You can add weight to the growing list of bodily functions that are controlled (or at the very least, impacted) by your gut. Yep, the all-powerful microbiome can even make it more or less difficult for you to shed unwanted pounds (even if you're eating healthy and working out consistently).
"Your immune system, brain, and mood are all largely controlled by your microbiome, and we are constantly discovering more connections between gut health and weight," explains William Cole, a clinical nutritionist and functional medicine doctor, for Mindbodygreen. "I find that many patients are not able to lose weight until they deal with their underlying gut problems." Here are the three main gut issues that may be standing in the way of a healthy weight, as explained by Cole:
You Have a Bacterial Imbalance
We've spoken about the balance of good and bad bacteria in your gut, and how certain foods nourish each group. As it turns out, "Research has found that people who are overweight and obese have lower microbiome diversity," explains Cole. Those who experience weight loss resistance have fewer "good" bacteria, like bacteroids and verrucomicrobia, and more "bad" bacteria, like actinobacteria and firmicutes.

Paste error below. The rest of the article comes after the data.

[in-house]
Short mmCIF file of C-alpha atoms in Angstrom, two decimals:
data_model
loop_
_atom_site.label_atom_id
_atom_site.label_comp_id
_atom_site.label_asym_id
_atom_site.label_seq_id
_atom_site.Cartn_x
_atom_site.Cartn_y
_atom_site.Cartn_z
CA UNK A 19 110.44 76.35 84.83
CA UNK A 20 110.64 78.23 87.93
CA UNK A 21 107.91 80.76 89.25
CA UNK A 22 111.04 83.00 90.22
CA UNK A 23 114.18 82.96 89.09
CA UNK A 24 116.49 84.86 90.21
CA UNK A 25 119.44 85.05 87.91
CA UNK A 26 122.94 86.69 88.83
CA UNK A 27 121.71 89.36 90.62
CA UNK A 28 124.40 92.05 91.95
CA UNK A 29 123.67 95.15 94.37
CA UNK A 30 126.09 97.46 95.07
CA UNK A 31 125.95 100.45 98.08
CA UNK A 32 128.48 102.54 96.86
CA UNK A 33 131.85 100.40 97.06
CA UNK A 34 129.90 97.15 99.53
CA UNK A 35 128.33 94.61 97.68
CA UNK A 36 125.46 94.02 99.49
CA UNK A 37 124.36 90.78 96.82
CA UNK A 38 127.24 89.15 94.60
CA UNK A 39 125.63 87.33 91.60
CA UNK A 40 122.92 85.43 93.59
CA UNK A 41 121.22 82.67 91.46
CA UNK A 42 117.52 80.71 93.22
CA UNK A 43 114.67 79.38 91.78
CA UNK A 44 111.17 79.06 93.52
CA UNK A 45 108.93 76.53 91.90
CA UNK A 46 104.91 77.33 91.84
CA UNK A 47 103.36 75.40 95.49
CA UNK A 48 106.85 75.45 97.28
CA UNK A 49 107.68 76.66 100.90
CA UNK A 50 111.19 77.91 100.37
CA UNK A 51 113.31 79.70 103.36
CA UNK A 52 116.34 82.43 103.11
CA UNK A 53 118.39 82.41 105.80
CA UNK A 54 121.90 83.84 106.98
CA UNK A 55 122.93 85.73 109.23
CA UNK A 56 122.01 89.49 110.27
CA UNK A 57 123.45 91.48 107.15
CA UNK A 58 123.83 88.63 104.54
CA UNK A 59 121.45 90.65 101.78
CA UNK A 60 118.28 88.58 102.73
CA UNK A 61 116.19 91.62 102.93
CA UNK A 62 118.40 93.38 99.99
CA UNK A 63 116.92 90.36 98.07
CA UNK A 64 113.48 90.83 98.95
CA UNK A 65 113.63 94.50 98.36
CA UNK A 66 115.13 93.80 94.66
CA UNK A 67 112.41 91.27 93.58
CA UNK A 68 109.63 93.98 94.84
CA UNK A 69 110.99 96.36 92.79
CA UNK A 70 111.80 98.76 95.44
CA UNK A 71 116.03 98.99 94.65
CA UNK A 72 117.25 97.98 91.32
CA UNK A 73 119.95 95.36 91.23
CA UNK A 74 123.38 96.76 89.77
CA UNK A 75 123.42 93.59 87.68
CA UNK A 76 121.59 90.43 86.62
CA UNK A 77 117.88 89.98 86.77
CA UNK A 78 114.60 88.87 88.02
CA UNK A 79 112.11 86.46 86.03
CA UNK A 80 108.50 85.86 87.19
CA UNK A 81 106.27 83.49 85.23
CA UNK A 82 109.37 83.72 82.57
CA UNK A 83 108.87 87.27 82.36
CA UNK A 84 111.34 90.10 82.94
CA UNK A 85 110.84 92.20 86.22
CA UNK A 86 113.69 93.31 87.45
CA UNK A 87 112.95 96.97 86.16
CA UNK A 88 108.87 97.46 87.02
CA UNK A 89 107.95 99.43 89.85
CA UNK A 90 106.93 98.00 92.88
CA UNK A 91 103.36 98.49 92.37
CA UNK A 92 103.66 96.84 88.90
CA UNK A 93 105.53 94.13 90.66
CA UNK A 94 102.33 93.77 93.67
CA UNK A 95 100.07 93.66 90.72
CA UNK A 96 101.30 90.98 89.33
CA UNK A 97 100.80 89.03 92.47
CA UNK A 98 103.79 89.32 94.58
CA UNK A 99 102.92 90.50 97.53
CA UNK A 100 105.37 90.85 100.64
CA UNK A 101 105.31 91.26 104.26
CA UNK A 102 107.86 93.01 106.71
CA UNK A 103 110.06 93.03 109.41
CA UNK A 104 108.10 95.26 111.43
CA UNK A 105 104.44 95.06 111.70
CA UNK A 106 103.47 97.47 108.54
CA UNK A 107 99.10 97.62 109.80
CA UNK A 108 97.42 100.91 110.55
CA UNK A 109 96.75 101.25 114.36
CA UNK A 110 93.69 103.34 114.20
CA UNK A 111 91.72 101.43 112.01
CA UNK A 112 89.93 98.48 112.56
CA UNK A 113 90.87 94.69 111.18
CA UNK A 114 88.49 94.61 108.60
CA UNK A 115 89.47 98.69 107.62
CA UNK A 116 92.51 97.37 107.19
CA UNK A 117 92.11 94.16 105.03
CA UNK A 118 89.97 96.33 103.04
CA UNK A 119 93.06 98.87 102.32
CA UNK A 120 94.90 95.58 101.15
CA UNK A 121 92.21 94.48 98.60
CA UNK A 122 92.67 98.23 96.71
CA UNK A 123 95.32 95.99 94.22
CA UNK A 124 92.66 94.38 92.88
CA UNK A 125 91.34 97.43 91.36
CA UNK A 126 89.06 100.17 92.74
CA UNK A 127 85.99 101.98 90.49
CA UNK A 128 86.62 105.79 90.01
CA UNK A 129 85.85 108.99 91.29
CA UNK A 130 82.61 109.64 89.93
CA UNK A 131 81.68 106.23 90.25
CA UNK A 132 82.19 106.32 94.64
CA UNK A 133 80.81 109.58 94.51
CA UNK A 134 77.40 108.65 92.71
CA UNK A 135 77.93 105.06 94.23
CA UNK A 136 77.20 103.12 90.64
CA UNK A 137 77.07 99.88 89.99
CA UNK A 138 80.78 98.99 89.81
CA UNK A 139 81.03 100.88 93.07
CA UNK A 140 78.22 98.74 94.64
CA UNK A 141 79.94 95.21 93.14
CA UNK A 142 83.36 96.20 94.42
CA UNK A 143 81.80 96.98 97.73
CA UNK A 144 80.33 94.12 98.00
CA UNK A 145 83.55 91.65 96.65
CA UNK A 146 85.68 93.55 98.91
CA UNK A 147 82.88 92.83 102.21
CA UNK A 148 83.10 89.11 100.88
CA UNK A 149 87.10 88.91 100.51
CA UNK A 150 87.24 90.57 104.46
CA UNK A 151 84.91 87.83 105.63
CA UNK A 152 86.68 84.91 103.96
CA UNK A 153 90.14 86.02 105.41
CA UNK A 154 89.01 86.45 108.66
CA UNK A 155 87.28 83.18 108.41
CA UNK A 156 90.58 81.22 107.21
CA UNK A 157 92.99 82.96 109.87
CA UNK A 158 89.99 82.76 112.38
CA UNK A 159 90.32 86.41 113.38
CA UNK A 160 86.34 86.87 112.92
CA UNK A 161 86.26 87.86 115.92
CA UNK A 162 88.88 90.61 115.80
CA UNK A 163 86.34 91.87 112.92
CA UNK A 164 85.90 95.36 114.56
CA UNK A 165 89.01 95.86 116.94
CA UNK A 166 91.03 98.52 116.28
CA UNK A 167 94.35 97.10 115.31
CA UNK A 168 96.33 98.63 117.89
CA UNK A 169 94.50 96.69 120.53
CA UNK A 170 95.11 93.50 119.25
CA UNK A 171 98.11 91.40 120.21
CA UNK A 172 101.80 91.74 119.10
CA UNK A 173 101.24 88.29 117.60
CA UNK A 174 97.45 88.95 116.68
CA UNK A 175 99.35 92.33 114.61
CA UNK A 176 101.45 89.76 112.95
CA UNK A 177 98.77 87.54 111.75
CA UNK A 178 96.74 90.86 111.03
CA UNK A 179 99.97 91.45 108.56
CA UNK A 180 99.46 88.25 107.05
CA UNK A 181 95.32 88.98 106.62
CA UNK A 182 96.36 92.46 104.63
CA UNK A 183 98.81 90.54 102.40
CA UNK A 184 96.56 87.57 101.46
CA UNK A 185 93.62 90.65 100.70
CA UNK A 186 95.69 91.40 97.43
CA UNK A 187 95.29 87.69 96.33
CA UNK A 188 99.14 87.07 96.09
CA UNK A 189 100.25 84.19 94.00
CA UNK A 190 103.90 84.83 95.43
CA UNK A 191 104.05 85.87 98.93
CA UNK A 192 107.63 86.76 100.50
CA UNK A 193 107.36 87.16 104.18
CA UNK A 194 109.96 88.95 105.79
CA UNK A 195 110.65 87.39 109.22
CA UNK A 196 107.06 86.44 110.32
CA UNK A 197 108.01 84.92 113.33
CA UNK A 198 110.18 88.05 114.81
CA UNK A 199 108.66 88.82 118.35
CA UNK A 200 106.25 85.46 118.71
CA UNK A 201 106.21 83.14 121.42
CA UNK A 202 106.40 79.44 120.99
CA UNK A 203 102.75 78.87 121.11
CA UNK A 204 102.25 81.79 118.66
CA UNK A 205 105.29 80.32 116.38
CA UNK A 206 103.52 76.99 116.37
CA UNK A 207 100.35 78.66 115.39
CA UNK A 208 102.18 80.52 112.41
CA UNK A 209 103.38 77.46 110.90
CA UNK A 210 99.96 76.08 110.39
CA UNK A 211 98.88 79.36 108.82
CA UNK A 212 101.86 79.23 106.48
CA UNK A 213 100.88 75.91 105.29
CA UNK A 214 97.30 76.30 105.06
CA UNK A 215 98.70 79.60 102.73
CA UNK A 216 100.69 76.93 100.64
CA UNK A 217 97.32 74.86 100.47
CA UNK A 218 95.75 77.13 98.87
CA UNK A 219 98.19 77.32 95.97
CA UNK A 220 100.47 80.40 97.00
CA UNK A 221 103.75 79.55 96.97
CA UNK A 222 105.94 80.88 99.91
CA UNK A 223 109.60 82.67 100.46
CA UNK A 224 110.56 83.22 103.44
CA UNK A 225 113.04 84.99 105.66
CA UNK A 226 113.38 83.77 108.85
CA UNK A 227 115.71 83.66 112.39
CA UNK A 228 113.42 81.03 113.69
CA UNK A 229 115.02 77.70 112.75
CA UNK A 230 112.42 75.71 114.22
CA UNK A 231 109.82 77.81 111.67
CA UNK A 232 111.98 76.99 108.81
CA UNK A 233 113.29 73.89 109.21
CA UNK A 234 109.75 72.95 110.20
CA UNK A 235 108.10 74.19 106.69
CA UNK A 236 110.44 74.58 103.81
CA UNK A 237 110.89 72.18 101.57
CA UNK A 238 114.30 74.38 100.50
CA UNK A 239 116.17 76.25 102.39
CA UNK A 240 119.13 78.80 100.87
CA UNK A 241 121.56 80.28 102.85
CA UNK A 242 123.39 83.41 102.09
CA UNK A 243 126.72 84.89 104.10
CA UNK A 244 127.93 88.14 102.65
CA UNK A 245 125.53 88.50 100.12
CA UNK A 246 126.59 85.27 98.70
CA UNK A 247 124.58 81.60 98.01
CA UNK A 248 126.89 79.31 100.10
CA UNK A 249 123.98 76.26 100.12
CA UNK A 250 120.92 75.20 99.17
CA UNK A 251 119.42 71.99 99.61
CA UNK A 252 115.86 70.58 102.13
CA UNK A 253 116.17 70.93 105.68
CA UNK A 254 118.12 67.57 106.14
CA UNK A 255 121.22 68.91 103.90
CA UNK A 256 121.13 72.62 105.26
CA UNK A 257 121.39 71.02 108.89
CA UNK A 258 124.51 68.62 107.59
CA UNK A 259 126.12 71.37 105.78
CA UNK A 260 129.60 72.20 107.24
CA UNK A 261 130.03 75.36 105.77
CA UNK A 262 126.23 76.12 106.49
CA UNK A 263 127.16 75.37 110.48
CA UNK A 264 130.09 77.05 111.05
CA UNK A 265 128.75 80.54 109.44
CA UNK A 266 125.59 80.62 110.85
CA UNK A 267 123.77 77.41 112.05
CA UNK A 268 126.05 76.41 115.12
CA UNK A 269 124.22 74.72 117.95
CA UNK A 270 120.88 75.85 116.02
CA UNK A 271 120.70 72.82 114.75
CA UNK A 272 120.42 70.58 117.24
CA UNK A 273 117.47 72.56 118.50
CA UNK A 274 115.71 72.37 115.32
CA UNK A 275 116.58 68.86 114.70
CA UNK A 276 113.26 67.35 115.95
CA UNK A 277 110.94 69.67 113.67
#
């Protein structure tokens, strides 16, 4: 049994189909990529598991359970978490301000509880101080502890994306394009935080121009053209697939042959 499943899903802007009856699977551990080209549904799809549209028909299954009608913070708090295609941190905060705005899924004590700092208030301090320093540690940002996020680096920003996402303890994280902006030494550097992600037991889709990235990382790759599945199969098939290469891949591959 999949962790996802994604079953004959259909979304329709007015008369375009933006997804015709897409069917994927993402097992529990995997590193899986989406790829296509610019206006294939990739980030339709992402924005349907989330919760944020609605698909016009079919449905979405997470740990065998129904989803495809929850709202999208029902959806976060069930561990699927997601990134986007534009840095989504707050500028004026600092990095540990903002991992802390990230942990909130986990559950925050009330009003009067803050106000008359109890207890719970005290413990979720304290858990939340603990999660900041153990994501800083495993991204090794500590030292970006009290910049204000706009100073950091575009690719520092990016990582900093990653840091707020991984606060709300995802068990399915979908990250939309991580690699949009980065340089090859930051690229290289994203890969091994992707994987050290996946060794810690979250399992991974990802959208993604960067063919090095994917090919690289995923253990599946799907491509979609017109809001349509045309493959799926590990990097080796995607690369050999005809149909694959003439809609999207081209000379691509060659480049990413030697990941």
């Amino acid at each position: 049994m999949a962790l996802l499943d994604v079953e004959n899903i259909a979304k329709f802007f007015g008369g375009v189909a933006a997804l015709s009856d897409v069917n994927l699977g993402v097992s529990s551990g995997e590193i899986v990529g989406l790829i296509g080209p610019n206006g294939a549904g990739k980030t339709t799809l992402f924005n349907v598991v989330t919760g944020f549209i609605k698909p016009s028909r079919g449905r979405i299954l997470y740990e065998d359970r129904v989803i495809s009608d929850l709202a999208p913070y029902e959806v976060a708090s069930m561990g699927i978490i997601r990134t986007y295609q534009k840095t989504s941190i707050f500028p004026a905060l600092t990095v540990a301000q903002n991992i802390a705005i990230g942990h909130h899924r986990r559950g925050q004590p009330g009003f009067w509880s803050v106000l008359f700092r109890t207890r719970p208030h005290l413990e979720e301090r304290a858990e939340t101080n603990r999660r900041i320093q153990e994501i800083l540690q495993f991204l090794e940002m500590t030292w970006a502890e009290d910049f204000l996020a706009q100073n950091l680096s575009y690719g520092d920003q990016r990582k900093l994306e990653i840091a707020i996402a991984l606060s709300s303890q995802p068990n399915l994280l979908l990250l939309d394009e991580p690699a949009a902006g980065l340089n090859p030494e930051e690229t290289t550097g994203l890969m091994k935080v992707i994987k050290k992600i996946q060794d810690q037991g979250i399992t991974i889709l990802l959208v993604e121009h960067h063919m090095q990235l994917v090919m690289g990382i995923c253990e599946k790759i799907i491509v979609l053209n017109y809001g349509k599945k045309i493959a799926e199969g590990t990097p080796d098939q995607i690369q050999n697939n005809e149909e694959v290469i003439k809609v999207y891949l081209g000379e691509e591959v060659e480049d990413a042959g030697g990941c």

Your Gut Is Disrupting Your Sleep
Of course, there's also a lot of the sleep hormone, melatonin, in your gut. "In short, an unhealthy microbiome will mess up your sleep," notes Cole. "The problem? Losing out on sleep can make fat cells 30 percent less able to deal with your fat-storing hormone, insulin." The end result for many is weight-loss resistance or even weight gain.
Your Short-Chain Fatty Acid Levels Are Low
Short-chain fatty acids, or SCFAs, prevent gut problems, such as small intestinal bacterial overgrowth in your stomach. "Research is finding that our SCFAs also promote weight loss, and the three types of SCFAs (acetate, propionate, and butyrate) all decrease cravings," adds Cole. A lack thereof can result in overeating or potential weight gain.